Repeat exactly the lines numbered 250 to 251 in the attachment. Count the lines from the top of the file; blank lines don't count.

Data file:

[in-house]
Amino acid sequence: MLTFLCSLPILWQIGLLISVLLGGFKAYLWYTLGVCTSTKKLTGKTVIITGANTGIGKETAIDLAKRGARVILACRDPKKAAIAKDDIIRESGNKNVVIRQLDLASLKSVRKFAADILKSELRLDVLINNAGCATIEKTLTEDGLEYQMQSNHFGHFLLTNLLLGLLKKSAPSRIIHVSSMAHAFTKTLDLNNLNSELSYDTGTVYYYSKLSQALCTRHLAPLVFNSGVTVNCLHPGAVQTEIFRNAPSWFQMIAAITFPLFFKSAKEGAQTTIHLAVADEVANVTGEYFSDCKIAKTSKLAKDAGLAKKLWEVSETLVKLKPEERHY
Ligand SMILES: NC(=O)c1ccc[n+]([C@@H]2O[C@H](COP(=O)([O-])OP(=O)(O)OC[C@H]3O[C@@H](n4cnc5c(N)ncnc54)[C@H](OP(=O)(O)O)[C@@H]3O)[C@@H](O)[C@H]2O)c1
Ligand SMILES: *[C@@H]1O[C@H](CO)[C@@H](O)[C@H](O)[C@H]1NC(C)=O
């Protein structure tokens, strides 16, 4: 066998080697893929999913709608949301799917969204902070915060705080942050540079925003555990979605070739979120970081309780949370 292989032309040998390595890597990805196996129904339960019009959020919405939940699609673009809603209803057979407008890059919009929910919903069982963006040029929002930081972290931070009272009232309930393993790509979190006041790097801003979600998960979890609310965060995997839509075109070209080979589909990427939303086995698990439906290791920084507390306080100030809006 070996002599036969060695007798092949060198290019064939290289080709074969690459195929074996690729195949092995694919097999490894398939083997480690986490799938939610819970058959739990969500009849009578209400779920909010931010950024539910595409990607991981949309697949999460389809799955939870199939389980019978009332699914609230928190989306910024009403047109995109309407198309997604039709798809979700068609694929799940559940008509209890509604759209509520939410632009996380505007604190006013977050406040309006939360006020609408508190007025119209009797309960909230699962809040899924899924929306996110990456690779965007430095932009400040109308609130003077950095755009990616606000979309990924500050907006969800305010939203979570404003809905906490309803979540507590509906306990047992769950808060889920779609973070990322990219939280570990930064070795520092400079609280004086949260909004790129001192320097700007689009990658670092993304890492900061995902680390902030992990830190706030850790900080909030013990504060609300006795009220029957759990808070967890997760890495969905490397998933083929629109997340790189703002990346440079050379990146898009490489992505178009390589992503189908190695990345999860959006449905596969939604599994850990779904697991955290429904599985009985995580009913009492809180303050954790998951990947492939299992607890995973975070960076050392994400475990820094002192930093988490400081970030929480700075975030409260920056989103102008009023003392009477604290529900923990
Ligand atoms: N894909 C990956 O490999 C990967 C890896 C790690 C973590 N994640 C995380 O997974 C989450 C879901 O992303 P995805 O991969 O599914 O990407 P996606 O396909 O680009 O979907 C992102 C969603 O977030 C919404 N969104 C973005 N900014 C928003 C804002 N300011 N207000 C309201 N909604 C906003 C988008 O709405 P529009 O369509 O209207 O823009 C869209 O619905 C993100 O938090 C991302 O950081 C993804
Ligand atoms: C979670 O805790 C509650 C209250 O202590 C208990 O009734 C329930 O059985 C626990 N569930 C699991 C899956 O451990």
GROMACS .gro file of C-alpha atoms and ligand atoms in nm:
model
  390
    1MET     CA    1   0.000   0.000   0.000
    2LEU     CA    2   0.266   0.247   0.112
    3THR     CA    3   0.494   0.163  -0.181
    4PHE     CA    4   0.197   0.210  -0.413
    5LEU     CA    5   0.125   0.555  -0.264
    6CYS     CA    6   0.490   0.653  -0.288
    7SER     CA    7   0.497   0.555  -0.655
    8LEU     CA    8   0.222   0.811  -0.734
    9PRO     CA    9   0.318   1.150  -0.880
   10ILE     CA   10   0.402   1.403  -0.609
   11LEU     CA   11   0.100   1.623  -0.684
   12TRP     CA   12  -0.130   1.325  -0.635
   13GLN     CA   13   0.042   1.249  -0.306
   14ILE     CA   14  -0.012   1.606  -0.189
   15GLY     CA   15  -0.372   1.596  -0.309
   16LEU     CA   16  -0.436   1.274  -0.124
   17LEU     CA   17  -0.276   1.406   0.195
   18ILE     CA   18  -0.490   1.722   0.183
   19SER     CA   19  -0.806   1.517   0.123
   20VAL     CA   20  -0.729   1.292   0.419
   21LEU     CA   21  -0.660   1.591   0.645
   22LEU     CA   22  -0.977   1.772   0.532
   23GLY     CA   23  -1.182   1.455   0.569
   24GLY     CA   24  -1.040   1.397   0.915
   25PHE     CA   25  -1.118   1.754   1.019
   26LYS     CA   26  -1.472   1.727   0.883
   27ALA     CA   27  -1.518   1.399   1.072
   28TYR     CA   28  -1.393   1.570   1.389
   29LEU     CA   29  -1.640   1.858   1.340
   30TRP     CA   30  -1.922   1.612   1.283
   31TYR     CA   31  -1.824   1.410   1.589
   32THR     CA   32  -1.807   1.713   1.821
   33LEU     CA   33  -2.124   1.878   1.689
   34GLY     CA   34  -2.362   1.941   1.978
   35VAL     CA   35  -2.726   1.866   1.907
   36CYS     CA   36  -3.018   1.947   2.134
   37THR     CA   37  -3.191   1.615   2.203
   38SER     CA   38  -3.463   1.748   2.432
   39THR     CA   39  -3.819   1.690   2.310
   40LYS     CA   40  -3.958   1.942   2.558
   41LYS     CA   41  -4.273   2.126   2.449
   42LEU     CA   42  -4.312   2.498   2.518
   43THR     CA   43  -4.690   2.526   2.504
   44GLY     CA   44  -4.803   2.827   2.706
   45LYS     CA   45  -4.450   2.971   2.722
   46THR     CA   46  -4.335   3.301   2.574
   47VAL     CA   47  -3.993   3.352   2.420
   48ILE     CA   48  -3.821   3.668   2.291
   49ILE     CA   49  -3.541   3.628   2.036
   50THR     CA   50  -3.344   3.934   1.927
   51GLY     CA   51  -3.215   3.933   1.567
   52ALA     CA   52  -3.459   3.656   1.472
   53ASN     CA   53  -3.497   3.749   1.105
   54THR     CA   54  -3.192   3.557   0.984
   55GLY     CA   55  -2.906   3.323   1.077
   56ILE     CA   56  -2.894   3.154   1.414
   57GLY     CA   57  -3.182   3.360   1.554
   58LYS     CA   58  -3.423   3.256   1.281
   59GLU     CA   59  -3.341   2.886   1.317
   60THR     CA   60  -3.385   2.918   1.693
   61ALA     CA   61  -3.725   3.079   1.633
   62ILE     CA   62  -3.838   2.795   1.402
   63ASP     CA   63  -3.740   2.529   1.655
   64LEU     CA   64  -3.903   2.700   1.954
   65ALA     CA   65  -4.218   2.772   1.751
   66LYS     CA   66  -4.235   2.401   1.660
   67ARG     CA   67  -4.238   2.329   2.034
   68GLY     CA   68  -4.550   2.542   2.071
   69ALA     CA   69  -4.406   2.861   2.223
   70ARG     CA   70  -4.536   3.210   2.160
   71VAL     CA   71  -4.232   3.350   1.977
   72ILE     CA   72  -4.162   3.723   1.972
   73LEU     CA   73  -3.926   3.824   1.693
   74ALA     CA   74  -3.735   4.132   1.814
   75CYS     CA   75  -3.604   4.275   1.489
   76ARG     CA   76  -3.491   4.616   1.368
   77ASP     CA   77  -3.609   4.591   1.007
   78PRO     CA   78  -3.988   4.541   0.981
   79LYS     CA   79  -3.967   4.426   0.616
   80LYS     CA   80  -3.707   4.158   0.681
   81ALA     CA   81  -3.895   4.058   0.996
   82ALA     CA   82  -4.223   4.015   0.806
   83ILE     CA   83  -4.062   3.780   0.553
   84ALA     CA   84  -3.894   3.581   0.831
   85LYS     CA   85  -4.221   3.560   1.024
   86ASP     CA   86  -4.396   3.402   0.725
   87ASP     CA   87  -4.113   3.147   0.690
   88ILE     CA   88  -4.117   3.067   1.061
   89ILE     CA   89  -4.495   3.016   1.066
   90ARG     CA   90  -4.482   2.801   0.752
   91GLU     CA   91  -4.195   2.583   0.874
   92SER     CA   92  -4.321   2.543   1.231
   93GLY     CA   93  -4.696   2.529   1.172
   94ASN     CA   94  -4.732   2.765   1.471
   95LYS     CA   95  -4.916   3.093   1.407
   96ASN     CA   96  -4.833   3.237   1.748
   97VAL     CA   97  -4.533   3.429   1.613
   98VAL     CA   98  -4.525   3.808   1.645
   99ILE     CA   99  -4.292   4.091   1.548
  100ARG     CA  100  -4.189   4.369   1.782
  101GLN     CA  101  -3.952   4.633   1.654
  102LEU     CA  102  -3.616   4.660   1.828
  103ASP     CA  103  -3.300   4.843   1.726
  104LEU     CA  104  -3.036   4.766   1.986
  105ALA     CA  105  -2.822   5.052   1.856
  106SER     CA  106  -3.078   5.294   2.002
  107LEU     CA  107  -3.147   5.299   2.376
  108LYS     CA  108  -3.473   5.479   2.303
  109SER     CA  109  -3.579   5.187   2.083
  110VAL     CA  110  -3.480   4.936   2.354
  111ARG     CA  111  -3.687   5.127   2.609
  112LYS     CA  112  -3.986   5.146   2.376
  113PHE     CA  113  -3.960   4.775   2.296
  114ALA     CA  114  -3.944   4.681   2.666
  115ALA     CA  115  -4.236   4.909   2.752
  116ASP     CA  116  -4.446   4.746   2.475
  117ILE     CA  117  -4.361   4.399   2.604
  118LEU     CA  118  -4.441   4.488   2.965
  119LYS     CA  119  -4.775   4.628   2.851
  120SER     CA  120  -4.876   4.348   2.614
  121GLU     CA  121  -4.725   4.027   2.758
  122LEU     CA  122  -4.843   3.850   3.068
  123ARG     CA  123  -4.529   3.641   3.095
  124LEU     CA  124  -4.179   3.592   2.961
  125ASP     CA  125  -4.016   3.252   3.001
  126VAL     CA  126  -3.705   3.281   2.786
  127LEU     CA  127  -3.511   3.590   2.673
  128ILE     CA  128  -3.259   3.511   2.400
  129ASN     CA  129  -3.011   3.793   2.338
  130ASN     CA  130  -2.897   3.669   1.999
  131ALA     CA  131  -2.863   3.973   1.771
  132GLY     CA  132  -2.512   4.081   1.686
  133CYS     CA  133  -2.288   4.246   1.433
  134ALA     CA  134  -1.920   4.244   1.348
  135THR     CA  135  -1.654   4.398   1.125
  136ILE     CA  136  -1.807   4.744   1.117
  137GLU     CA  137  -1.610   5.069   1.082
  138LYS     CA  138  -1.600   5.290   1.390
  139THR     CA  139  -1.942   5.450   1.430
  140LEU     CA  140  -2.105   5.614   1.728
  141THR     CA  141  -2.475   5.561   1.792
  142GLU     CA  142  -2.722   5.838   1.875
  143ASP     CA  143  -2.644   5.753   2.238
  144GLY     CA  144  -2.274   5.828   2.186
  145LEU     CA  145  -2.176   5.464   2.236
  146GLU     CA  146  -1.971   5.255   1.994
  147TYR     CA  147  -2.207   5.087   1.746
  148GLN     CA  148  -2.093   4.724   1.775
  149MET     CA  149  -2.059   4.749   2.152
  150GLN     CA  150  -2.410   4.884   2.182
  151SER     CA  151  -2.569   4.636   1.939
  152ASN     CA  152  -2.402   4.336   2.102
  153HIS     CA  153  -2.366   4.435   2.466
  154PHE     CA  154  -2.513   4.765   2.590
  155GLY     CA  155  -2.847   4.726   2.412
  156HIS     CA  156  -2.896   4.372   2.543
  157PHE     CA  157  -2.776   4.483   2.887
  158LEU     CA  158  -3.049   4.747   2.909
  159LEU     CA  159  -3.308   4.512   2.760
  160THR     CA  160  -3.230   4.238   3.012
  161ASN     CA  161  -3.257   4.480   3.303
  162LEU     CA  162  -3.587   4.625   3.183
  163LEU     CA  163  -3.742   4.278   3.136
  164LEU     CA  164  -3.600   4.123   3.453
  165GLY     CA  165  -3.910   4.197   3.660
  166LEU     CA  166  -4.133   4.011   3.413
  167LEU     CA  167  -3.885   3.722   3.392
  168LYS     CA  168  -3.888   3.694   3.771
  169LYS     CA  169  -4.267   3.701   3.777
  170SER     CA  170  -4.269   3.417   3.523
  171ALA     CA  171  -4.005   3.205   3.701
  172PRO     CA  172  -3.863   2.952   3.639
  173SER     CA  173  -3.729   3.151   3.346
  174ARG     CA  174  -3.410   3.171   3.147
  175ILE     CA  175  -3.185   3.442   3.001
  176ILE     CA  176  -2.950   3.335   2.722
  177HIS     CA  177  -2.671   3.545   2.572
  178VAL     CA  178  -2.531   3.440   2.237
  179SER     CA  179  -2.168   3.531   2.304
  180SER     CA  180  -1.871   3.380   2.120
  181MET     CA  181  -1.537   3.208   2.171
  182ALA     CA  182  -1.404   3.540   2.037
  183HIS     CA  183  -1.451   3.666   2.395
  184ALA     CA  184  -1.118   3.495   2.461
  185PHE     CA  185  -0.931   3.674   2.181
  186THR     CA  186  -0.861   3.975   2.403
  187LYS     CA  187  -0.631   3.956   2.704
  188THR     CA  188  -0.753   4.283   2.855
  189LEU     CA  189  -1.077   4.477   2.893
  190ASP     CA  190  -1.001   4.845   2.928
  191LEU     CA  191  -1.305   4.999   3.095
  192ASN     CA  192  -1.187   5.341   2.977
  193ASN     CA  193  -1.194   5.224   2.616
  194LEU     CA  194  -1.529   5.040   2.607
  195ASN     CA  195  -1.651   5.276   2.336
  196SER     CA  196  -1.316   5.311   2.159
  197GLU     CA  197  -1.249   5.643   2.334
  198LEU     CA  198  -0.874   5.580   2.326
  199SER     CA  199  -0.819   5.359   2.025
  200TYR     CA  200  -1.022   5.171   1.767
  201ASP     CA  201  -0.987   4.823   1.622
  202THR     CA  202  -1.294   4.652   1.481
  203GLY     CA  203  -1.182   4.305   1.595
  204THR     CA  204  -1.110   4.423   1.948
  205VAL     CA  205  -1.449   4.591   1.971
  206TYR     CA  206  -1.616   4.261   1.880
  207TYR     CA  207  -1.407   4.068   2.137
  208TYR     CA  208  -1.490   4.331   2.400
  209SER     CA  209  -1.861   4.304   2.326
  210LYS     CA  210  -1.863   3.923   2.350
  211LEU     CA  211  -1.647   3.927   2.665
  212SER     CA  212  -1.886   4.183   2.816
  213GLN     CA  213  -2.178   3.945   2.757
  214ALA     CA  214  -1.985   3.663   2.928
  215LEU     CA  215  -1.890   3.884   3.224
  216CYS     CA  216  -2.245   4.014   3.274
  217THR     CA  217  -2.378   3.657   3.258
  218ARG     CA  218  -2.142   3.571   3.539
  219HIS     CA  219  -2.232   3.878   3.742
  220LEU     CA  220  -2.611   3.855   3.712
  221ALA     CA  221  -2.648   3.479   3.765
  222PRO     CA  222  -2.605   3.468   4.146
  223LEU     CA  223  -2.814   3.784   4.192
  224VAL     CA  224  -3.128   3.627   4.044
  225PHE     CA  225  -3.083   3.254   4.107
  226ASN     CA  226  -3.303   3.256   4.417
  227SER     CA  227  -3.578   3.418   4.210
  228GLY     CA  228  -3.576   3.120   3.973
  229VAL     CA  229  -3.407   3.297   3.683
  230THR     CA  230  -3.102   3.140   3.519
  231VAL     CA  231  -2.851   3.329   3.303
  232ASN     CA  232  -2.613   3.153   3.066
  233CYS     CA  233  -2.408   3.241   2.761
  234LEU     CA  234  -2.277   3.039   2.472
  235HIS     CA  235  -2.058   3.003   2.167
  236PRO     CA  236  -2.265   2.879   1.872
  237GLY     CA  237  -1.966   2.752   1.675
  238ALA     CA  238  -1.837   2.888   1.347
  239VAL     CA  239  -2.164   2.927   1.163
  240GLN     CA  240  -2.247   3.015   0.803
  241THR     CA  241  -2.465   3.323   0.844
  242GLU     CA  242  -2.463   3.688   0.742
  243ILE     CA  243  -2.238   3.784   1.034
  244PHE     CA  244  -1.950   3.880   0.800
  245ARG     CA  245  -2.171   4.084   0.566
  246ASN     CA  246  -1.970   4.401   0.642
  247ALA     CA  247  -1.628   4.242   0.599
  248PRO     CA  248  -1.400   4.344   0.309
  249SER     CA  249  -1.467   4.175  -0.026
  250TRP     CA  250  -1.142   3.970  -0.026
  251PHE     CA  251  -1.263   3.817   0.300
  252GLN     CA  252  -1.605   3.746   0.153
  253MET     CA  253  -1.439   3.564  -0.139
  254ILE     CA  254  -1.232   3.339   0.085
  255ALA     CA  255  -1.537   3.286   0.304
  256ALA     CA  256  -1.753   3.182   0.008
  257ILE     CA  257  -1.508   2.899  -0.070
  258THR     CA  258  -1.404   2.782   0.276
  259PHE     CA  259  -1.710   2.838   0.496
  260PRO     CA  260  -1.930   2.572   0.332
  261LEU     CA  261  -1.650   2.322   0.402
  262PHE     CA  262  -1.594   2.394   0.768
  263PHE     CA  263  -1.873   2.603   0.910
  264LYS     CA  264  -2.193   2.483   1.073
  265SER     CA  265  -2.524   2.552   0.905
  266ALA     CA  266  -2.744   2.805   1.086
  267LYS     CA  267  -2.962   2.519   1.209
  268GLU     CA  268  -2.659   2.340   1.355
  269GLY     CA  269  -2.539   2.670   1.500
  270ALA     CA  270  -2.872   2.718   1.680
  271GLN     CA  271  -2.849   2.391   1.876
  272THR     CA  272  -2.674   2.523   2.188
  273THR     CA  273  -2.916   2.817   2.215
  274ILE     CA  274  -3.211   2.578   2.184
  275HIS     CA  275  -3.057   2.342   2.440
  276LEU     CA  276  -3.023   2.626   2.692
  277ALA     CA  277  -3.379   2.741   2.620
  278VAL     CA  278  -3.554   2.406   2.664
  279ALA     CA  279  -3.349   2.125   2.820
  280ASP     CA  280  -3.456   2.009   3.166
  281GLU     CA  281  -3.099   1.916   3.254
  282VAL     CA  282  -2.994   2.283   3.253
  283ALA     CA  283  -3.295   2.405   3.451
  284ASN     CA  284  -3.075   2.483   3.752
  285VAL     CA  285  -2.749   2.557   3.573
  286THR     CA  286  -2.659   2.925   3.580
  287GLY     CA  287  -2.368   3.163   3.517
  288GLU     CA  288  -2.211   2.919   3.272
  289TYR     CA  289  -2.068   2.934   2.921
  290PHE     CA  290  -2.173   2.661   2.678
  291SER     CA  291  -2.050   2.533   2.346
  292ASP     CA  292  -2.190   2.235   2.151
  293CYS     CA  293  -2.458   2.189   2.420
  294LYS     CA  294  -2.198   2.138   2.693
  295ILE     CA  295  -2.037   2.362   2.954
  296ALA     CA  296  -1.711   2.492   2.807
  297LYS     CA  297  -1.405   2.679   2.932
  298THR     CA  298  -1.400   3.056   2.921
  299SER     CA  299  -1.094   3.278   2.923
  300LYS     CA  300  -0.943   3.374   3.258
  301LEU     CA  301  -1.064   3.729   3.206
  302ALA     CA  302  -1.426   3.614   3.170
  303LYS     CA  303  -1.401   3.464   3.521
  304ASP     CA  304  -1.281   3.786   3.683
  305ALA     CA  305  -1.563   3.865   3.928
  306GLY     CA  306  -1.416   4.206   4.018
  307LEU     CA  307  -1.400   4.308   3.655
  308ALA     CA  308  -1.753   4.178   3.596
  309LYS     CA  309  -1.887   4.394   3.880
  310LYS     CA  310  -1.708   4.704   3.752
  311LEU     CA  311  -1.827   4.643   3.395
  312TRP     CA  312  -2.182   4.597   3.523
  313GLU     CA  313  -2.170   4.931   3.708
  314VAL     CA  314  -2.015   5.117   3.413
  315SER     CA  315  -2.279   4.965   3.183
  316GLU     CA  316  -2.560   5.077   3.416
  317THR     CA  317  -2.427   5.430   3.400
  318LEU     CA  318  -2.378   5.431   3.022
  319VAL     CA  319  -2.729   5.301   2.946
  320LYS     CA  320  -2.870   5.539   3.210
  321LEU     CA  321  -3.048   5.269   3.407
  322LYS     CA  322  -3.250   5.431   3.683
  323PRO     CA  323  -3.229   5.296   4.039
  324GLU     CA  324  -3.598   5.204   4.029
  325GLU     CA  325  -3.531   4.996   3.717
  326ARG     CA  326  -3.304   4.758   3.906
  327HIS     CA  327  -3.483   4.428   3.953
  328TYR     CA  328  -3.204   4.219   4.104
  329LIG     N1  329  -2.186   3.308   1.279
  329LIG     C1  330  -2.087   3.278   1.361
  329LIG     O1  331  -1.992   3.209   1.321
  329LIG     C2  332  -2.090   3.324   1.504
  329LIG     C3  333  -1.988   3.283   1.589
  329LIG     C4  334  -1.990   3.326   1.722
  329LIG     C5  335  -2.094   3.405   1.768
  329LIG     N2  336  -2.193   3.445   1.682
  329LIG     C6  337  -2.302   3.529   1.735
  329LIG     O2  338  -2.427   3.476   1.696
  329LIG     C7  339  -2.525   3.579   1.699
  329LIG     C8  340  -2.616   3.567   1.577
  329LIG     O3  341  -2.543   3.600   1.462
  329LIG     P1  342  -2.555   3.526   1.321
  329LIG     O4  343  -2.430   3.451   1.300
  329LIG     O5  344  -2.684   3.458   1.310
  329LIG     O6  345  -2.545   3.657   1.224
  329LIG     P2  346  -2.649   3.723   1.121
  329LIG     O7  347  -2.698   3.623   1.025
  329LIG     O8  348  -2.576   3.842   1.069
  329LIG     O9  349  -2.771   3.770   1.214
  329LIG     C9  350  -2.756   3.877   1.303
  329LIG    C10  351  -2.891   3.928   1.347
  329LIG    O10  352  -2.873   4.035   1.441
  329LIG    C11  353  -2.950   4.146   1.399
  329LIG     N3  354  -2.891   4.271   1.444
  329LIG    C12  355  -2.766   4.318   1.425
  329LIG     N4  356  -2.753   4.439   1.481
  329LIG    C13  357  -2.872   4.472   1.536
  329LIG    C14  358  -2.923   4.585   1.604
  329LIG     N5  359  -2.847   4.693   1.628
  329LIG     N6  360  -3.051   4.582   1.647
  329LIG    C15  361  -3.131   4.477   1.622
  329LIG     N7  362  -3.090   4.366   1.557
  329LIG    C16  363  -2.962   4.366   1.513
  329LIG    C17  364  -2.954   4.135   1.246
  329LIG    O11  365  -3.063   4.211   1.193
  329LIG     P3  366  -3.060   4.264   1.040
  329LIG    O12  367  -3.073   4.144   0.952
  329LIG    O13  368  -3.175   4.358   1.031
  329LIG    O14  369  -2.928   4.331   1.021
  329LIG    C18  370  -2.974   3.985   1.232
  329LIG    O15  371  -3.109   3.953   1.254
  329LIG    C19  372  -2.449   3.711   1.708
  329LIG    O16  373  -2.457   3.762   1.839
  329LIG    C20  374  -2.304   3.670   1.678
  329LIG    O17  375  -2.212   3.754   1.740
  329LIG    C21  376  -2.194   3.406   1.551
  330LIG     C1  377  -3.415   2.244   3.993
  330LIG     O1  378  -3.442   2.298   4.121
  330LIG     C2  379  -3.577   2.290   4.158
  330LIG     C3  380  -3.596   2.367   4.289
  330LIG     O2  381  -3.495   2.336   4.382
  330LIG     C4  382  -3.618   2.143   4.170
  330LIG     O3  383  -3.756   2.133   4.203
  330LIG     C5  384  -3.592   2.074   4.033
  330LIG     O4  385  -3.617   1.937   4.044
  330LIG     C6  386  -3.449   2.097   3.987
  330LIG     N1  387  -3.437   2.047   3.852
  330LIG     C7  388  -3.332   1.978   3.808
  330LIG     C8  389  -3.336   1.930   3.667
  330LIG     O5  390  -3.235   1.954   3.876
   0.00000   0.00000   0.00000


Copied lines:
  240GLN     CA  240  -2.247   3.015   0.803
  241THR     CA  241  -2.465   3.323   0.844